Both companies have something we can not live without these days, but they aren’t really held to account by us are they?   The stock market holds them to account and here lies the problem.  Public companies exist to satisfy their shareholders. Forget about the hype and wonderful stories they spin about customers and employees. They are just fiction. Shareholders count, period.

Right,  so I have started my own list of KPI’s and I would love to hear yours too, please feel free to add yours in the comment field below.

  1. LinkedIn UI: The LinkedIn user interface and menu navigation is in desperate need of updating. It has to emulate the mobile experience much closer. I’ve seen some design evidence inside the slide deck, so it can’t be that far away.  Timeframe: By end of July 2016
  2. Regular SkypeEvery LinkedIn member will be able to add Skype on their profile (a space already exists) and it will integrate all your contacts who have Skype inside the Skype address book*, allowing you to instant message or video call one to one or group call right inside LinkedIn.  Timeframe: August 2016
  3. Skype for business: I have used Skype for business and it’s completely different compared to the regular Skype you may have sitting on your desktop. This feature has been long overdue inside LinkedIn and I highlighted this in a post last year. This needs to be made available to all LinkedIn premium members as soon as possible.  Timeframe: By end of September 2016
  4. Inviting and accepting invites: This might have nothing to do with Microsoft, but I am hoping when their engineers start examining workflows, they might uncover a workflow that is completely broken. This whole process needs to be overhauled, including creating a clear dedicated section inside LinkedIn for your network (similar to mobile) and a forced situation whereby you have to write a personalised invitation every single time. Timeframe: October 2016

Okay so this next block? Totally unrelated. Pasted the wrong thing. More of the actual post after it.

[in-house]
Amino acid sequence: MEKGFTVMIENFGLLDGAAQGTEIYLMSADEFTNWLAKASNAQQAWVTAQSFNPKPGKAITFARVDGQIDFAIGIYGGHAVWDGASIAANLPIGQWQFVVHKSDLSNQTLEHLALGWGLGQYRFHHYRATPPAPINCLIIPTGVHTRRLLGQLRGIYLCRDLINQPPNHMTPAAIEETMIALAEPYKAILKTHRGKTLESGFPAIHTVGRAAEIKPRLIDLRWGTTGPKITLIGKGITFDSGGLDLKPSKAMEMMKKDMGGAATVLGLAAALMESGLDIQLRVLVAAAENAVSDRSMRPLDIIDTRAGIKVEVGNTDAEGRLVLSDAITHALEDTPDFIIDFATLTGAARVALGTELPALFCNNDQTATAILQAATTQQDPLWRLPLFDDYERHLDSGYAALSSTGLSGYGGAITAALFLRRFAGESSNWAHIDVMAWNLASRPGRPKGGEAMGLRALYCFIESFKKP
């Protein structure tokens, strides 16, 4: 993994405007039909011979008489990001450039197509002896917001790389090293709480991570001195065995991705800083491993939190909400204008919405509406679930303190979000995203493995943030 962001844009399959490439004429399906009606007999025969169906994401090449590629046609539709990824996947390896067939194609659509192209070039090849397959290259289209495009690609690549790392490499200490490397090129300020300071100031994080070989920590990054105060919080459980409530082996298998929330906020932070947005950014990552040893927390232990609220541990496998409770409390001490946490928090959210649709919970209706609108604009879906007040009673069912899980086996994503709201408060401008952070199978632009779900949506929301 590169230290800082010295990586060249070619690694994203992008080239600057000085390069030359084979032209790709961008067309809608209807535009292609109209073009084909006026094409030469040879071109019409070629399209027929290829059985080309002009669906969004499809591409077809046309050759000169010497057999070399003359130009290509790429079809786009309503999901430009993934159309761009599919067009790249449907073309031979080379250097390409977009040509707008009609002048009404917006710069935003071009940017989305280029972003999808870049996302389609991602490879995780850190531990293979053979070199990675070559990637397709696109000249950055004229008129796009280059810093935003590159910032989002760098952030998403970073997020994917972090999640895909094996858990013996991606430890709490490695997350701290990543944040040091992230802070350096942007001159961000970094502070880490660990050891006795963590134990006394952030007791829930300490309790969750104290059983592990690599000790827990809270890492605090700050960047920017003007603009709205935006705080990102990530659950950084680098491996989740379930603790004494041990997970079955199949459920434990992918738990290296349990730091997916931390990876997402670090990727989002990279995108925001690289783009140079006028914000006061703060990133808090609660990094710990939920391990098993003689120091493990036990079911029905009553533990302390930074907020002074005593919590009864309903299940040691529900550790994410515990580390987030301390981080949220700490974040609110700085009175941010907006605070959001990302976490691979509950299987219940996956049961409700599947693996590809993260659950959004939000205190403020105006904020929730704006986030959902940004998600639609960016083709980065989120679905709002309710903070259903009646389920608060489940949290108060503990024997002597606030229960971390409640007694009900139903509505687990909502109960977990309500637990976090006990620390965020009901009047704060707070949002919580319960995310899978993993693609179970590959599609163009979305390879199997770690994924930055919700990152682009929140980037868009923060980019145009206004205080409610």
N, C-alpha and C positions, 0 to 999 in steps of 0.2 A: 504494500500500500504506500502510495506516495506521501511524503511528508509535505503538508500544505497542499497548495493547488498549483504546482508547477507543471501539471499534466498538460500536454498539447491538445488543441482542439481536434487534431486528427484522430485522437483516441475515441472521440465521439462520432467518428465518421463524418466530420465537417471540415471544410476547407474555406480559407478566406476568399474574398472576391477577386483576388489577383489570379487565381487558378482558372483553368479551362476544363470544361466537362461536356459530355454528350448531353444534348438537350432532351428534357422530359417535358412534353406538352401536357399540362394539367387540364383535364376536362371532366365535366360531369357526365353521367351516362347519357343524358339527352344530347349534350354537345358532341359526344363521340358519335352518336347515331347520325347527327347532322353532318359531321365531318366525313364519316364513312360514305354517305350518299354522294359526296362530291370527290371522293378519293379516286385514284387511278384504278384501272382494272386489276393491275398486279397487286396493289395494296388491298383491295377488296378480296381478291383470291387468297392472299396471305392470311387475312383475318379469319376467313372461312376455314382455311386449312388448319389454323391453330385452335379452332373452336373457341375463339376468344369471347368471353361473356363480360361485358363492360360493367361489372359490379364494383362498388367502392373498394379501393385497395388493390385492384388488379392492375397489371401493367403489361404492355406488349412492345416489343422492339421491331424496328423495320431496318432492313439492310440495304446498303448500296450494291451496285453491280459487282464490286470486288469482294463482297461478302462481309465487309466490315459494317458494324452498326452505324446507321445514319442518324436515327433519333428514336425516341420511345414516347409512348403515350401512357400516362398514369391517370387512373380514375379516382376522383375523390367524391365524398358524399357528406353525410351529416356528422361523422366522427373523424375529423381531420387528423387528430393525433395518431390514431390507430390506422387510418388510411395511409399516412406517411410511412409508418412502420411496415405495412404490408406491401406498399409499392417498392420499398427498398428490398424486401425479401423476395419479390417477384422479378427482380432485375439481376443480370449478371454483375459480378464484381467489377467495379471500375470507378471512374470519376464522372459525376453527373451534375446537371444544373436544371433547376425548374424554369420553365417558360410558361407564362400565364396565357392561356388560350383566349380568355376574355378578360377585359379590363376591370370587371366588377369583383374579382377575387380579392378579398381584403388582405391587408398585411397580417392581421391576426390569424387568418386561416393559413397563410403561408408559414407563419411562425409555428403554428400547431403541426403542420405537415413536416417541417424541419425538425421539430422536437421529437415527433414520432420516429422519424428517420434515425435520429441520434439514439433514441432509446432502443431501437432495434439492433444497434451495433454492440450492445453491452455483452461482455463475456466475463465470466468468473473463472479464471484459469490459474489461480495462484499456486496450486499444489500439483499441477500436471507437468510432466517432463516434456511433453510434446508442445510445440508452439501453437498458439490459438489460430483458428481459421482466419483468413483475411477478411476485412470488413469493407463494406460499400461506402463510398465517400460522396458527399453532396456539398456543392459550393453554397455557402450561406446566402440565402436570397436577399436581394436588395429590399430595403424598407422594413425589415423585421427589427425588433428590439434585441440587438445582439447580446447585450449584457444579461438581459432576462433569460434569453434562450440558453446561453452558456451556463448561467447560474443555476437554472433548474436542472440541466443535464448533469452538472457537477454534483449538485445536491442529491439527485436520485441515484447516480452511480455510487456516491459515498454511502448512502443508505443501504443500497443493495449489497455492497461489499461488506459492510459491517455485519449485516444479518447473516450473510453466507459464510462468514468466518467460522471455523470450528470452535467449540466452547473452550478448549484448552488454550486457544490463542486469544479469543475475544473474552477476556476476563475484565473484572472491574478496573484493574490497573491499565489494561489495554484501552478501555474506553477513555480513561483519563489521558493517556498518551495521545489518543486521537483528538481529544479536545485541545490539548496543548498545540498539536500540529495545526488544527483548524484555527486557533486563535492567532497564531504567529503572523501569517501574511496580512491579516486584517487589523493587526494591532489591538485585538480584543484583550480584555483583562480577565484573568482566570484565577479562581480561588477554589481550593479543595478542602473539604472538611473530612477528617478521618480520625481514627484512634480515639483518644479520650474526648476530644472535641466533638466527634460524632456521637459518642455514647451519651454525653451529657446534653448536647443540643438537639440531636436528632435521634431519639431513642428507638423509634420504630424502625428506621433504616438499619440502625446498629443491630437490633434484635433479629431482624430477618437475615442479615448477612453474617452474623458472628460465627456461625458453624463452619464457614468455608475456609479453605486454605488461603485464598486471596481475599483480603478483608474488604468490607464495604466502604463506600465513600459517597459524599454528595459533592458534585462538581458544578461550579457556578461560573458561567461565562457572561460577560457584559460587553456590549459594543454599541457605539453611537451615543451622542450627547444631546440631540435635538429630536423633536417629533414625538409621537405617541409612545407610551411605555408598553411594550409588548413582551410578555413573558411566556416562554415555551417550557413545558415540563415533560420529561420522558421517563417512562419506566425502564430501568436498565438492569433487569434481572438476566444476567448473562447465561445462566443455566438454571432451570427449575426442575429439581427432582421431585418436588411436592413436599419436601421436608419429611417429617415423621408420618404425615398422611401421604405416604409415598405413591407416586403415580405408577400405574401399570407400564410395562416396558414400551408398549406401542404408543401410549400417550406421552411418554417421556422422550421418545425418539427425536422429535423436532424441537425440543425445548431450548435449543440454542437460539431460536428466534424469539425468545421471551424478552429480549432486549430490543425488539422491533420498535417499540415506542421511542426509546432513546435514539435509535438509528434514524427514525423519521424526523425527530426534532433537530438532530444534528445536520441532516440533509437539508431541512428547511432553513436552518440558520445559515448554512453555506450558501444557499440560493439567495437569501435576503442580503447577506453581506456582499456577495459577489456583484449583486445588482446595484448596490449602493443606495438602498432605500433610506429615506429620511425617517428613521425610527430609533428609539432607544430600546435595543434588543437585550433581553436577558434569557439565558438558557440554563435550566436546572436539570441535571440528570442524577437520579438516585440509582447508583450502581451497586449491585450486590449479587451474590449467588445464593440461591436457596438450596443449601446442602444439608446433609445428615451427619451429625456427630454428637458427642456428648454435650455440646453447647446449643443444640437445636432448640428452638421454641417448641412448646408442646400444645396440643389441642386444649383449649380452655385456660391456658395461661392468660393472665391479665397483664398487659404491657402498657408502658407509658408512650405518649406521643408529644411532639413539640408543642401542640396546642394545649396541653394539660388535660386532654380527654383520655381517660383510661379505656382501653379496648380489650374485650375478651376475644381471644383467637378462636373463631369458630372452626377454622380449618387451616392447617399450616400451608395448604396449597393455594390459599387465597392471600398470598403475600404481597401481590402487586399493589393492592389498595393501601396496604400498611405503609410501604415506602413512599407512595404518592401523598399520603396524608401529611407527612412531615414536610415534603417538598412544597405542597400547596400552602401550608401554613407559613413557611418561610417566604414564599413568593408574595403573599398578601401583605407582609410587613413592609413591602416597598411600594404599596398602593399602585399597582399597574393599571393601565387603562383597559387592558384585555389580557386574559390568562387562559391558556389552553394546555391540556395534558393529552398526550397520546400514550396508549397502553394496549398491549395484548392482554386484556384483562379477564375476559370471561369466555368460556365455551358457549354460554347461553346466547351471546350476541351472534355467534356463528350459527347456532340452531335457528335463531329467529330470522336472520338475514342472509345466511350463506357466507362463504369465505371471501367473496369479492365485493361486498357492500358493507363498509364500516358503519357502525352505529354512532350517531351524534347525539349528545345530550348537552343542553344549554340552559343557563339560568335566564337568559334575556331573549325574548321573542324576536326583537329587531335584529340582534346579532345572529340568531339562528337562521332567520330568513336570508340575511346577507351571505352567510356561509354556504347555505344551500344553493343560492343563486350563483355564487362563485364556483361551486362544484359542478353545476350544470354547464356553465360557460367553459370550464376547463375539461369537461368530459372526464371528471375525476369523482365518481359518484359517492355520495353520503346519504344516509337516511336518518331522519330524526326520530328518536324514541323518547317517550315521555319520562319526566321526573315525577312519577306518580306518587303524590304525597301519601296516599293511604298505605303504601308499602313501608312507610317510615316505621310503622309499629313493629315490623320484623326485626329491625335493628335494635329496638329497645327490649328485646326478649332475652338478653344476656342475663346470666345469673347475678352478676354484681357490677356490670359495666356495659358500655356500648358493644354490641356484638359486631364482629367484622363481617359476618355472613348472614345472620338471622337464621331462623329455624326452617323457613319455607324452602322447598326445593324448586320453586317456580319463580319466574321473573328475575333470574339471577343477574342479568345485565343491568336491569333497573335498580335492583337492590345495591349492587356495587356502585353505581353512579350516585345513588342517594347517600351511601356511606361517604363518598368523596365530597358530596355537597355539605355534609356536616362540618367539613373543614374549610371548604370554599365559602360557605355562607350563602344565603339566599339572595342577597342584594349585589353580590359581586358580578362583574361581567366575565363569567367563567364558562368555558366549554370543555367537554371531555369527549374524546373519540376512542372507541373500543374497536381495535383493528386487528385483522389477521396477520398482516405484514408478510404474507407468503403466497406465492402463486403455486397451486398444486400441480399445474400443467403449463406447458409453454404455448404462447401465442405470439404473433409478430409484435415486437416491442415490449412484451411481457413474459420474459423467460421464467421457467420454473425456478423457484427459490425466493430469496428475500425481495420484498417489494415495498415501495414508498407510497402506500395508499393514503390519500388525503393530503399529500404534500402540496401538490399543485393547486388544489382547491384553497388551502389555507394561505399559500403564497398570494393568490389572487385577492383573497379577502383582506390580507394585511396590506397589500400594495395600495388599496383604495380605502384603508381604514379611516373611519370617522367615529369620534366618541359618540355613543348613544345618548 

5. Microsoft Dynamics CRM: CRM has been a major issue for LinkedIn. There are parts that can work like CRM, but the dots are not joined up, so it remained as a bit of a maybe-run CRM. A CRM needs data and LinkedIn can provide that. All LinkedIn premium members need to be given a Dynamics CRM account as part of their package, integrated probably with Sales Navigator.  Timeframe: November 2016
  6. Yammer: LinkedIn attempted to create some sort of messaging system, but have failed miserably. Yammer was the first corporate social network, which unfortunately got bought by Microsoft and is available to enterprise clients now, never to be seen in the public domain again.  In order to compete with Slack, there is the perfect opportunity to integrate Yammer inside LinkedIn for all paying and non-paying members.  Timeframe: December 2016

These are my 6 KPI’s for the next 6 months or maybe you can call them wishes for the Microsoft & LinkedIn marriage.

Now share yours below.  Keep in touch via: @stayingaliveuk or email me or chat via +44 (0)7866 471596